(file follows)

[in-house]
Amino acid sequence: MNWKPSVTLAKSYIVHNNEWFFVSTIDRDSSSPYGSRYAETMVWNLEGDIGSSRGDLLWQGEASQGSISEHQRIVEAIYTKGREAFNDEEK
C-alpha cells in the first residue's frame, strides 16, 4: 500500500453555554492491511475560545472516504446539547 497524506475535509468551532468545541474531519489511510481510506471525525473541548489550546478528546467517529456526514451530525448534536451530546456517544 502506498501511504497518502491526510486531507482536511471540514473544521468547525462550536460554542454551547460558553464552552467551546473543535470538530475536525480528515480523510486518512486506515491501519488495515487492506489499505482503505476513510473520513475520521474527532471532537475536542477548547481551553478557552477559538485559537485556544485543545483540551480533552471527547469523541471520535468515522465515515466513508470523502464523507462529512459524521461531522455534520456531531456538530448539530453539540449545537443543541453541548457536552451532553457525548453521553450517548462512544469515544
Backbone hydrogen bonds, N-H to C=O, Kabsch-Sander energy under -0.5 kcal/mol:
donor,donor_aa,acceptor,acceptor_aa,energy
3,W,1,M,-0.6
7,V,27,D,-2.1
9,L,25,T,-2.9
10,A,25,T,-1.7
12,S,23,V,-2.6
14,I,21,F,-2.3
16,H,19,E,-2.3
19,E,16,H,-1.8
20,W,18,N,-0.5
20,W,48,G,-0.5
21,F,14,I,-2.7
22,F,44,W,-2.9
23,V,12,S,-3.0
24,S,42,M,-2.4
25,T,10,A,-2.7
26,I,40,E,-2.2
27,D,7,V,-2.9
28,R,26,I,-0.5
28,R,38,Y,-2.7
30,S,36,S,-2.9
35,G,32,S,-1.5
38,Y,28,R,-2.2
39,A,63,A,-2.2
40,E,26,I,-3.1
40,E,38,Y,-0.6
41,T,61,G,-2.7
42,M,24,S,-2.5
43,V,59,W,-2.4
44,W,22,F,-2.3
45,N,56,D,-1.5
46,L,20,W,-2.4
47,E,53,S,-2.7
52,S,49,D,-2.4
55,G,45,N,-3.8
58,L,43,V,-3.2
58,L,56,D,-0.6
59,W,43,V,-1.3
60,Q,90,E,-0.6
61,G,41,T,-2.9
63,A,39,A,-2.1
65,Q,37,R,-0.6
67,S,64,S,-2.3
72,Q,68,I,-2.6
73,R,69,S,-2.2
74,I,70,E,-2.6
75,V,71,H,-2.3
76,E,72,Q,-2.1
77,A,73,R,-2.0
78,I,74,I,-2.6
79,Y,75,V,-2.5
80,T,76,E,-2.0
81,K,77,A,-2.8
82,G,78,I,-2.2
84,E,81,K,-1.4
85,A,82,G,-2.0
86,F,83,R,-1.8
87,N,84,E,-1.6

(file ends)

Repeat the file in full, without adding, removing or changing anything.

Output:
[in-house]
Amino acid sequence: MNWKPSVTLAKSYIVHNNEWFFVSTIDRDSSSPYGSRYAETMVWNLEGDIGSSRGDLLWQGEASQGSISEHQRIVEAIYTKGREAFNDEEK
C-alpha cells in the first residue's frame, strides 16, 4: 500500500453555554492491511475560545472516504446539547 497524506475535509468551532468545541474531519489511510481510506471525525473541548489550546478528546467517529456526514451530525448534536451530546456517544 502506498501511504497518502491526510486531507482536511471540514473544521468547525462550536460554542454551547460558553464552552467551546473543535470538530475536525480528515480523510486518512486506515491501519488495515487492506489499505482503505476513510473520513475520521474527532471532537475536542477548547481551553478557552477559538485559537485556544485543545483540551480533552471527547469523541471520535468515522465515515466513508470523502464523507462529512459524521461531522455534520456531531456538530448539530453539540449545537443543541453541548457536552451532553457525548453521553450517548462512544469515544
Backbone hydrogen bonds, N-H to C=O, Kabsch-Sander energy under -0.5 kcal/mol:
donor,donor_aa,acceptor,acceptor_aa,energy
3,W,1,M,-0.6
7,V,27,D,-2.1
9,L,25,T,-2.9
10,A,25,T,-1.7
12,S,23,V,-2.6
14,I,21,F,-2.3
16,H,19,E,-2.3
19,E,16,H,-1.8
20,W,18,N,-0.5
20,W,48,G,-0.5
21,F,14,I,-2.7
22,F,44,W,-2.9
23,V,12,S,-3.0
24,S,42,M,-2.4
25,T,10,A,-2.7
26,I,40,E,-2.2
27,D,7,V,-2.9
28,R,26,I,-0.5
28,R,38,Y,-2.7
30,S,36,S,-2.9
35,G,32,S,-1.5
38,Y,28,R,-2.2
39,A,63,A,-2.2
40,E,26,I,-3.1
40,E,38,Y,-0.6
41,T,61,G,-2.7
42,M,24,S,-2.5
43,V,59,W,-2.4
44,W,22,F,-2.3
45,N,56,D,-1.5
46,L,20,W,-2.4
47,E,53,S,-2.7
52,S,49,D,-2.4
55,G,45,N,-3.8
58,L,43,V,-3.2
58,L,56,D,-0.6
59,W,43,V,-1.3
60,Q,90,E,-0.6
61,G,41,T,-2.9
63,A,39,A,-2.1
65,Q,37,R,-0.6
67,S,64,S,-2.3
72,Q,68,I,-2.6
73,R,69,S,-2.2
74,I,70,E,-2.6
75,V,71,H,-2.3
76,E,72,Q,-2.1
77,A,73,R,-2.0
78,I,74,I,-2.6
79,Y,75,V,-2.5
80,T,76,E,-2.0
81,K,77,A,-2.8
82,G,78,I,-2.2
84,E,81,K,-1.4
85,A,82,G,-2.0
86,F,83,R,-1.8
87,N,84,E,-1.6